Site Loader

Who Needs ‘Independence Day’ When You’ve Got ‘Sorry to Bother You’?

Sorry to Bother You ultimately speaks to the unfair advantages that the country’s power structures award to those with the resources to control others, as Lift’s easy access to the media allows his opinion to be the only one that matters in the eyes of the unsuspecting and easily impressed public. Moreover, it reveals the extent to which the American Dream has any true validity. It postulates how the promise of success and fulfillment as promoted by the American Dream more often than not leads to the undoing of the individual. Interestingly, in its revealing of the American Dream as merely a facade, Sorry to Bother You wisely questions whether or not anything can really be done to undo a system that has been accepted and in action for centuries.

Marion Ravenwood, the Unsung Hero of ‘Raiders of the Lost Ark’

For the entirety of Raiders of the Lost Ark, Marion remains in full control of both her body and her personality, a rarity for female characters at the time of the film’s release. She’s granted depth with personal demons from her past and emotional vulnerability when the situation deems it appropriate for her to grow alongside Indy. She avidly rejects the notion of being anything other than a sassy, humane rebel, and Indy’s equal in every way. This she does while still maintaining her femininity.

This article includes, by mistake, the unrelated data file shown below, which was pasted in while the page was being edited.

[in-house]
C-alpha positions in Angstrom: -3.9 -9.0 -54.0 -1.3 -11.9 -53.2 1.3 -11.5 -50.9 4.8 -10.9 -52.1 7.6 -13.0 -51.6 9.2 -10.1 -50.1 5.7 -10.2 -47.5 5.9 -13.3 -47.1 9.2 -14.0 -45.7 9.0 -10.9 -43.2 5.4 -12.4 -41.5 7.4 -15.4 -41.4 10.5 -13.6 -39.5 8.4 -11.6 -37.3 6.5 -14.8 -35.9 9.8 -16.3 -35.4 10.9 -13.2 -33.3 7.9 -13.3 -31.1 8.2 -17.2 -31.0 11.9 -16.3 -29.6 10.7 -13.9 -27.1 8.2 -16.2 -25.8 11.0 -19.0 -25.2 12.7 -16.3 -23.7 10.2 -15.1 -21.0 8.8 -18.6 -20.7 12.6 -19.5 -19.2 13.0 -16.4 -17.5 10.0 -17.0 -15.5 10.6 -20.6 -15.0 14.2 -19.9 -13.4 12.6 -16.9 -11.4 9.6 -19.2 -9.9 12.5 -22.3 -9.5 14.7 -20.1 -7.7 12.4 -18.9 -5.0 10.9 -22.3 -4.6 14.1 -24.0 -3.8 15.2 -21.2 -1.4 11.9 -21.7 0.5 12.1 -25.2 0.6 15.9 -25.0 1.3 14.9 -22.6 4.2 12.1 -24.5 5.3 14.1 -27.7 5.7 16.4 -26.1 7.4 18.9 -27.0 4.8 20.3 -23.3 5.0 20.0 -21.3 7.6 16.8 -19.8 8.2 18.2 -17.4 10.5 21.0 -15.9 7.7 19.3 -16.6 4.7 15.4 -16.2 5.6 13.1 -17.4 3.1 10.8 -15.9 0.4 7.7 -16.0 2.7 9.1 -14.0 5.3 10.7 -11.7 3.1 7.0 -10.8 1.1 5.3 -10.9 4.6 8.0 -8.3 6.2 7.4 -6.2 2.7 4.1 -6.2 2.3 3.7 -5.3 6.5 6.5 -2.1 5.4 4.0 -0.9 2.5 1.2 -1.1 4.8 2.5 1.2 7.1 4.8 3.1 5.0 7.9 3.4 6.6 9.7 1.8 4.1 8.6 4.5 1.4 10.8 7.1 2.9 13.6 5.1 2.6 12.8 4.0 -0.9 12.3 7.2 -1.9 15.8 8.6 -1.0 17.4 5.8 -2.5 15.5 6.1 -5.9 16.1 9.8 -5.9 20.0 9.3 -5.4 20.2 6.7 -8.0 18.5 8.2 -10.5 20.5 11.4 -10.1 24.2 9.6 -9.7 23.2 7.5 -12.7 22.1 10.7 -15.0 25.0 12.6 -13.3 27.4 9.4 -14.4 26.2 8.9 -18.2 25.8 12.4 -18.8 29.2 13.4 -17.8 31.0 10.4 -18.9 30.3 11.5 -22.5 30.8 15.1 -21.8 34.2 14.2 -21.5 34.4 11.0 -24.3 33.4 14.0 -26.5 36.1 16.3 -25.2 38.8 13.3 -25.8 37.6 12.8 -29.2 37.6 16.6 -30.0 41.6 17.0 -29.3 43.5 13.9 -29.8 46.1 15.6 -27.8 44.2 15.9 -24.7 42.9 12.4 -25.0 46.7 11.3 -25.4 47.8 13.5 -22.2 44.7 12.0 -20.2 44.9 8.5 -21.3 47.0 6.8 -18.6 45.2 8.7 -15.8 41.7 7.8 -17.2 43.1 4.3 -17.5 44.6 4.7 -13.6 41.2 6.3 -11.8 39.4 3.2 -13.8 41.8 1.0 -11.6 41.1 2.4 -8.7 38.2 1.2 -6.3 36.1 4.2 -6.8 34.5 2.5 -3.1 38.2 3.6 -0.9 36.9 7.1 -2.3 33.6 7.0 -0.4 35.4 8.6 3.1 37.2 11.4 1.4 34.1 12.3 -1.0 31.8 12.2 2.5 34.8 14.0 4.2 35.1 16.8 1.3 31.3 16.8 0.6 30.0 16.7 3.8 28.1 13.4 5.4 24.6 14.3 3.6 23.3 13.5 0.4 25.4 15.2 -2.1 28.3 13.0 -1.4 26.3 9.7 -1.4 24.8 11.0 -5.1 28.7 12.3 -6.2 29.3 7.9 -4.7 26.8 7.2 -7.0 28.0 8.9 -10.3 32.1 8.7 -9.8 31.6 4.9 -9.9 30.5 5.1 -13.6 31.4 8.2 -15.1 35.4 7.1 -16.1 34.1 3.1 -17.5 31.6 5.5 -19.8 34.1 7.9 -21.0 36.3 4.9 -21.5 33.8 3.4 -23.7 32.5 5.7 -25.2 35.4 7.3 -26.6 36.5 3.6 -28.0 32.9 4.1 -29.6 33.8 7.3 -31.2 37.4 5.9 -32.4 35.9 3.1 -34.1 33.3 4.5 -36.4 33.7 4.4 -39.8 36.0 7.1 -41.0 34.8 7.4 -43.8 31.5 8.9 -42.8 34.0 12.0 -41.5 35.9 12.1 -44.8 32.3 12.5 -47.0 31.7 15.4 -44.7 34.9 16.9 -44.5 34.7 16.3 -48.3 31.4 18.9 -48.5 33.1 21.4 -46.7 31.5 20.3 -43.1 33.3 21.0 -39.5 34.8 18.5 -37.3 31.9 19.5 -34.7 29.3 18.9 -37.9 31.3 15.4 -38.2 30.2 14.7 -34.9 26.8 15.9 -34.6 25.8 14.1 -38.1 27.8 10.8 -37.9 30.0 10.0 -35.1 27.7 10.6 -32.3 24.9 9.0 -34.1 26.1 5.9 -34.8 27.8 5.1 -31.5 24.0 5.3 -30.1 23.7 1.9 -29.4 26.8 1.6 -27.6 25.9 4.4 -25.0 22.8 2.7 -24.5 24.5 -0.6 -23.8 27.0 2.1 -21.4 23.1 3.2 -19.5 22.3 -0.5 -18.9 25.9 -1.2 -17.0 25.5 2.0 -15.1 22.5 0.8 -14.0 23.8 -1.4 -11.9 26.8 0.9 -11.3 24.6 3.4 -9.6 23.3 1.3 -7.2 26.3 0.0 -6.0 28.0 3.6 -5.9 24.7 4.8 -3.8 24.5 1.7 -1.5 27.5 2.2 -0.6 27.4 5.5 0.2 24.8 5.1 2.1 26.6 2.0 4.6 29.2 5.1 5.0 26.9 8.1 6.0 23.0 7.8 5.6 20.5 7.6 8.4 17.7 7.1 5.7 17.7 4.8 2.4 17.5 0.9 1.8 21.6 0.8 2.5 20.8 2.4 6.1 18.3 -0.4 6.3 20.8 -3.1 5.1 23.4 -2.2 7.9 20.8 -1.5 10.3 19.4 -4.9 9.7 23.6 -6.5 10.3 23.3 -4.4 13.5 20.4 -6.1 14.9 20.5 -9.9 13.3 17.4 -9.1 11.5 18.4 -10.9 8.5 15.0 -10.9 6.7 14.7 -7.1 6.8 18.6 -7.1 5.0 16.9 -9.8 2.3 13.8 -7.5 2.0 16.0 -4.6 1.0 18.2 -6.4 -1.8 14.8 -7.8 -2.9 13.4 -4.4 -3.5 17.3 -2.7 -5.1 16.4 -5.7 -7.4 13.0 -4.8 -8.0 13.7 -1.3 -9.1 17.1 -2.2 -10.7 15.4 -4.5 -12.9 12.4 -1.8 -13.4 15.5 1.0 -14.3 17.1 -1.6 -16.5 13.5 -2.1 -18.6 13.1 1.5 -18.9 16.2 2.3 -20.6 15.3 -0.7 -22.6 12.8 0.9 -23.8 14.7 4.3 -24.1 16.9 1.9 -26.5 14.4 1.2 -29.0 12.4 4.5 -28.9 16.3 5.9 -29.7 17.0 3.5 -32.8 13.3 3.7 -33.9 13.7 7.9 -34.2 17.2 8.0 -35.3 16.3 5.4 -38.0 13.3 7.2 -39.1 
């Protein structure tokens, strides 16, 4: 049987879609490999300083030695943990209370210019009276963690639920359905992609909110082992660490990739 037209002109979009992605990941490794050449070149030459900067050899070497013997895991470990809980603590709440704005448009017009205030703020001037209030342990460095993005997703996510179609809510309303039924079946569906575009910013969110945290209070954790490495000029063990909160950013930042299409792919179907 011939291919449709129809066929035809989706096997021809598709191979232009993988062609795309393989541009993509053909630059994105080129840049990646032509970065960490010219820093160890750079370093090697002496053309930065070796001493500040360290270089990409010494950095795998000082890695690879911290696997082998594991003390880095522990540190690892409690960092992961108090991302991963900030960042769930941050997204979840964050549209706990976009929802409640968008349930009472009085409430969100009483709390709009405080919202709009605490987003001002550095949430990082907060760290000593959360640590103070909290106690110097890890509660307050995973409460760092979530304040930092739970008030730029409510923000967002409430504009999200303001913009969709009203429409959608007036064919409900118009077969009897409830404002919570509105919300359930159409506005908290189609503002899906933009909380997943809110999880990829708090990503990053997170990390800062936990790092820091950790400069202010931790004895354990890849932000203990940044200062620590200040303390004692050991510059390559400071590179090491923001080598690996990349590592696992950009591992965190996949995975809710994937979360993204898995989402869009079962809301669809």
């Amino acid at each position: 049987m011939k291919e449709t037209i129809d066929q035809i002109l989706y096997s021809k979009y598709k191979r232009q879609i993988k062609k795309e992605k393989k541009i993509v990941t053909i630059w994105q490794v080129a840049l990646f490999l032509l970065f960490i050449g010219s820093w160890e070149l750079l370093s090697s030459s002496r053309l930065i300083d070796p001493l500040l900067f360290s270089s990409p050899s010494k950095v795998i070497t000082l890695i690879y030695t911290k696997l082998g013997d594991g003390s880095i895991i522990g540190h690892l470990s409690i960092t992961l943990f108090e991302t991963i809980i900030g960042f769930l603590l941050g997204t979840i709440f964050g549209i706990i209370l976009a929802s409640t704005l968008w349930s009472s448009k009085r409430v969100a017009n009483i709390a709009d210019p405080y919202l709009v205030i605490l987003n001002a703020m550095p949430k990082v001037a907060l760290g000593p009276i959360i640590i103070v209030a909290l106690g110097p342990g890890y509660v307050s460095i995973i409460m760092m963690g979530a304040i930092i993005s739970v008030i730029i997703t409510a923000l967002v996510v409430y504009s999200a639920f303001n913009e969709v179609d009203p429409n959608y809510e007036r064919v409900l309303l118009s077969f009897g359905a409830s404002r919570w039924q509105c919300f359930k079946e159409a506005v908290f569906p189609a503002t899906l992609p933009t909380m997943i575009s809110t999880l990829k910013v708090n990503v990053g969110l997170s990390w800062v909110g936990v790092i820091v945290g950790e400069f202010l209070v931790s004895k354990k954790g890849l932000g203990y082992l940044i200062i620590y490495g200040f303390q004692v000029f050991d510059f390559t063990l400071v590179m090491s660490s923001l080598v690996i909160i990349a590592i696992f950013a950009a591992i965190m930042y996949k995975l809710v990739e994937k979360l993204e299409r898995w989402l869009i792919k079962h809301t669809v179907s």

A 25-Year Ode to Frances McDormand and ‘Fargo’

It’s easy to dismiss Joel and Ethan Coen for writing from the world they build from outside the box of overarching Hollywood stereotypes, but their inability to compromise their collective vision is precisely what makes the simplistic nature of their world-building and characters so brilliant. It’s also what led Fargo to collect seven Oscar nominations and two wins for Best Original Screenplay and Best Actress for Frances McDormand’s brilliant portrayal of the sincere, motherly detective whose wholesome demeanor seizes the day over the selfishness, corruption and evil of the men who don’t comprehend that there’s more to life than a little money.

‘Oxygen’: Mélanie Laurent Helps Elevate a Familiar Premise

These confines won’t really encourage you to read the film as a metaphor for the nerve-inducing experience we’ve all been through over the last year, however — and in the interest of maintaining your dignity, you probably shouldn’t. While the sociopolitical commentary may have worked for the similarly-themed Buried (2010), in which we find Ryan Reynolds on his own buried alive in the Middle East, but this futuristic take on the premise is best left as a piece of distracting entertainment. Nevertheless, the atmosphere is no less suffocating, literally and dramatically.